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The Dark Side of Crowdfunding: Why Campaigns Fail

  • October 29, 2021
  • 7 min read

There’s a harsh reality that the crowdfunding world has come to accept: as many as 85% of campaigns fail. Long gone are the days when a campaign launched only to immediately go viral with little promotional effort. 

But it’s not all doom and gloom! With strategic planning, execution, and hands-on management, successful campaigns are absolutely attainable for even the smallest startup. We’re here to teach you which pitfalls to avoid on your way to crowdfunding success.

💀 Why campaigns fail

👻 What kind of campaigns are least likely to reach their funding goals

🎃 What you can do to ensure your campaign’s best chance for survival

Crowdfunding campaigns are intense for everyone involved. They start with a heartfelt mission and steadfast belief that with enough capital, your idea can change the world. In the weeks leading up to your campaign going live, you put your blood, sweat, and tears into creating the perfect page, flexing your social capital, and doing everything you can to ensure your campaign’s success.

Then comes the launch. You probably obsessively check your page to track the investors that you hope will come pouring in. Sometimes, they do and it’s exciting! But more often, they don’t. The clock ticks down and, in the final moments, you fail to reach your goal.

A failed campaign you hung your hopes on is devastating and disheartening. But the honest truth is, failed campaigns are the reality for most people who launch.

At Arora Project, we’ve experienced these highs and lows alongside our campaign partners, and we’ve become experts in detecting the signs of what makes a successful campaign—and the key indicators of campaigns that have a higher chance of failure.

Here are 5 of the most common red flags we’ve seen over the years. 

Warning Sign #1: You’re Not Being Realistic

There’s a pervasive misconception that crowdfunding campaigns are as easy as launching a page, tweeting about it, and raking in cash. Let us be clear: they are not at all easy. Campaigns require unwavering focus, continual untapped creativity, and a one-track mind for hitting your goal—for weeks or even months at a time. 

Before you even consider a launch, you’ll need to research how campaigns similar to yours have succeeded or failed. Consider how much money you want to raise in total, and how much you need to raise for your campaign to be a success.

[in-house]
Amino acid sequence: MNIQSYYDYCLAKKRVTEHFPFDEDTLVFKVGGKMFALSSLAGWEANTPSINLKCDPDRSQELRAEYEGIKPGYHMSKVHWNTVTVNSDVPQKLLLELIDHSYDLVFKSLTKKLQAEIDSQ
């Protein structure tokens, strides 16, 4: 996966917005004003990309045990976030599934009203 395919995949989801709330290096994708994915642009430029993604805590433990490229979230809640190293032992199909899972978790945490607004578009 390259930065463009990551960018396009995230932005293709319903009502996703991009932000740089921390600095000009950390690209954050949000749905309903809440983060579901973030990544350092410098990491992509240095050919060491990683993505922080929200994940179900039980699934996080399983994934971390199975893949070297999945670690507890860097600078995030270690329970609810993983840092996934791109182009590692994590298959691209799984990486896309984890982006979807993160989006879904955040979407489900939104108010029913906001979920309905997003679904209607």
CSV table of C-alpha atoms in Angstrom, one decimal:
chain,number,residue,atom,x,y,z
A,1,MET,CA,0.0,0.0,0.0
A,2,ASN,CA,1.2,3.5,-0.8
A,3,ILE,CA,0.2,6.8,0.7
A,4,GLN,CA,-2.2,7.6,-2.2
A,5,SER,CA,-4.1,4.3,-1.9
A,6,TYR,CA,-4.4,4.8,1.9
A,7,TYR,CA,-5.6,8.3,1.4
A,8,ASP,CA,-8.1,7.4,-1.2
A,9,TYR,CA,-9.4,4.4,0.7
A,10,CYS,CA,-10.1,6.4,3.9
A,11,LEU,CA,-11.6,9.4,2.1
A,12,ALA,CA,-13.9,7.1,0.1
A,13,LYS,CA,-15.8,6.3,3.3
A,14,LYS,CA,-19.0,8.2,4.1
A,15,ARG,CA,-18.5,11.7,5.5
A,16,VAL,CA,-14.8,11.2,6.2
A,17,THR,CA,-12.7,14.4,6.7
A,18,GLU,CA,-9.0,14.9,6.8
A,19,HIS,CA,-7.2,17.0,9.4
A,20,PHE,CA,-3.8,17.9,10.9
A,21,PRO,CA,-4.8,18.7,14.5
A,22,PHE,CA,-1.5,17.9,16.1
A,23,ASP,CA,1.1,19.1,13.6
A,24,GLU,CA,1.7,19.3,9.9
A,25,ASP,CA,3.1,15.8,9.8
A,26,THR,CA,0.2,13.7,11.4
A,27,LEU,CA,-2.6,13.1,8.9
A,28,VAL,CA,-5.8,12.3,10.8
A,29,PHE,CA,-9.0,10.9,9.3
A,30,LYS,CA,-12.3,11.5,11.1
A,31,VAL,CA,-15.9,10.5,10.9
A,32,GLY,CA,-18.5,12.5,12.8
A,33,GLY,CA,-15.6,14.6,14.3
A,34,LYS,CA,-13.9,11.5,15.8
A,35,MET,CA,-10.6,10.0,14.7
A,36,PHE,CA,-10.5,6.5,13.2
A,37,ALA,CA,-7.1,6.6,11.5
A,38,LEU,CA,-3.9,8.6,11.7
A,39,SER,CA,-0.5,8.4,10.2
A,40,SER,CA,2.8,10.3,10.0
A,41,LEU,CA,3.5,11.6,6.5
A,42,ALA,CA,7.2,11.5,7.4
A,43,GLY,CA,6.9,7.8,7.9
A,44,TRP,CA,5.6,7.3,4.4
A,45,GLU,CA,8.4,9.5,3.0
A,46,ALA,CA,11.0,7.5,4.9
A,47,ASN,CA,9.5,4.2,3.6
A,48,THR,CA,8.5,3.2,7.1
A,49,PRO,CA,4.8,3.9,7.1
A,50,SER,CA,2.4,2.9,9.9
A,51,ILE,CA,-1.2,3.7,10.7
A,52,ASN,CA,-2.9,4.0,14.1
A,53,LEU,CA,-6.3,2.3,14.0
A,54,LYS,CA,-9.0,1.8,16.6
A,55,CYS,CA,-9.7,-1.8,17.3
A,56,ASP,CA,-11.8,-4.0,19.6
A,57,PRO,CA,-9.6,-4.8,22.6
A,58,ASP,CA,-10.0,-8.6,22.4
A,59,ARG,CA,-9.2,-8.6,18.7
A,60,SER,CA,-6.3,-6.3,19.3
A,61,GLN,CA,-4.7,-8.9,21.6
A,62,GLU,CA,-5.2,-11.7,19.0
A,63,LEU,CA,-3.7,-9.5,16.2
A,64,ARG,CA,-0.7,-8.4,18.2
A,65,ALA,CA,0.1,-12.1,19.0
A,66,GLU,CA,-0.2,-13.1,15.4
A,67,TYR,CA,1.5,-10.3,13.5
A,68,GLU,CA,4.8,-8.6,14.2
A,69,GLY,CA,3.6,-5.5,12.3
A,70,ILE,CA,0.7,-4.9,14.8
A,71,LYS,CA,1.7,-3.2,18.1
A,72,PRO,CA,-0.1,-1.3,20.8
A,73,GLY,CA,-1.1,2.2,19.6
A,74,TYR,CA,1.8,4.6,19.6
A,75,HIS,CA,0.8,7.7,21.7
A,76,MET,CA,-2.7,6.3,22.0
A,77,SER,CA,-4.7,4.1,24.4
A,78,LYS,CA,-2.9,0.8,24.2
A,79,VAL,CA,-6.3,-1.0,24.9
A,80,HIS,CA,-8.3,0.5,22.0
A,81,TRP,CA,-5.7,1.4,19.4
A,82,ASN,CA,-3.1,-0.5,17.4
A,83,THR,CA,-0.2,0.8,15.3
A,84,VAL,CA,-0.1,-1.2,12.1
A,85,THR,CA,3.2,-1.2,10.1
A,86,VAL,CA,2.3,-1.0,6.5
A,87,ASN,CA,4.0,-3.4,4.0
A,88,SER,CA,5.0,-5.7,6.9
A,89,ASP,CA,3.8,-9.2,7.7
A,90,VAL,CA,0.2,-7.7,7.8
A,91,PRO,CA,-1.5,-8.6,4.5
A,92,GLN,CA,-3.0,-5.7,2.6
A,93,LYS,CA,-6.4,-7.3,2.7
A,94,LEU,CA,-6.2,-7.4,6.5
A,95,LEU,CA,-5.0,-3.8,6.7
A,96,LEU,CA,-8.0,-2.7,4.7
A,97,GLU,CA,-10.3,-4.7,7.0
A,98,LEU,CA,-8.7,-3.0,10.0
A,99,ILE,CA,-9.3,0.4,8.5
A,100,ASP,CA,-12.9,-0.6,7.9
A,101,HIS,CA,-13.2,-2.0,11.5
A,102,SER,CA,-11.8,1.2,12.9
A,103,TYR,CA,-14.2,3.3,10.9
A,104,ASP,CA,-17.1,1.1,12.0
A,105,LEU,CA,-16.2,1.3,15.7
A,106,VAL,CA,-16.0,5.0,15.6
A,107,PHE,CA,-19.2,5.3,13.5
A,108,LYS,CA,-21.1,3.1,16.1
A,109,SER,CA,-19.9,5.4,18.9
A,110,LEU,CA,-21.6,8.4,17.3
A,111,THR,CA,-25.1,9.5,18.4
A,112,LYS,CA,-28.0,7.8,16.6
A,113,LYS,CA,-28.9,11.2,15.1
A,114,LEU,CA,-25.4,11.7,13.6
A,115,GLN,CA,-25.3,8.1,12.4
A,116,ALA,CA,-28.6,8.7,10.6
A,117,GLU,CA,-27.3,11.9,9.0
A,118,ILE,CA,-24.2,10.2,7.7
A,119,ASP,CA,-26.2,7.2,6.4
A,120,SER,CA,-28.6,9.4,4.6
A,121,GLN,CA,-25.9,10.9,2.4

Then ask yourself the following questions, and be honest with the answers:

  • What will happen if your campaign isn’t successful? 
  • Will you relaunch at a later time? 
  • How will your strategy be different, and should those strategies be implemented for this raise?
  • Is your goal realistic? 
  • Does your product or service solve a problem or provide value to potential investors that you can leverage? 
  • Do you actually have the traction to justify your raise goal? 

Warning Sign #2: You’re Not Using Your Social Capital

While it’s not necessary to have a robust social media following and devoted fanbase before launching your campaign, it definitely helps. 

But if you haven’t yet built your social media presence, that doesn’t mean your campaign is dead in the water! It just means you’ll need to work harder on promotions. 

Start with your family and immediate social circle. Ask for opinions. Find out if your campaign is compelling enough for them to consider investing. If they say yes, awesome! You’re headed in the right direction. If not, don’t panic! Assuming you’ve given yourself a realistic timeline pre-launch, there is plenty of time to re-tool your campaign.

From there, branch out into your extended professional  network to do the same research. Leverage your connections. Don’t be afraid to ask for investments—many campaigns get a huge pre-launch boost from friends and family that aids their success.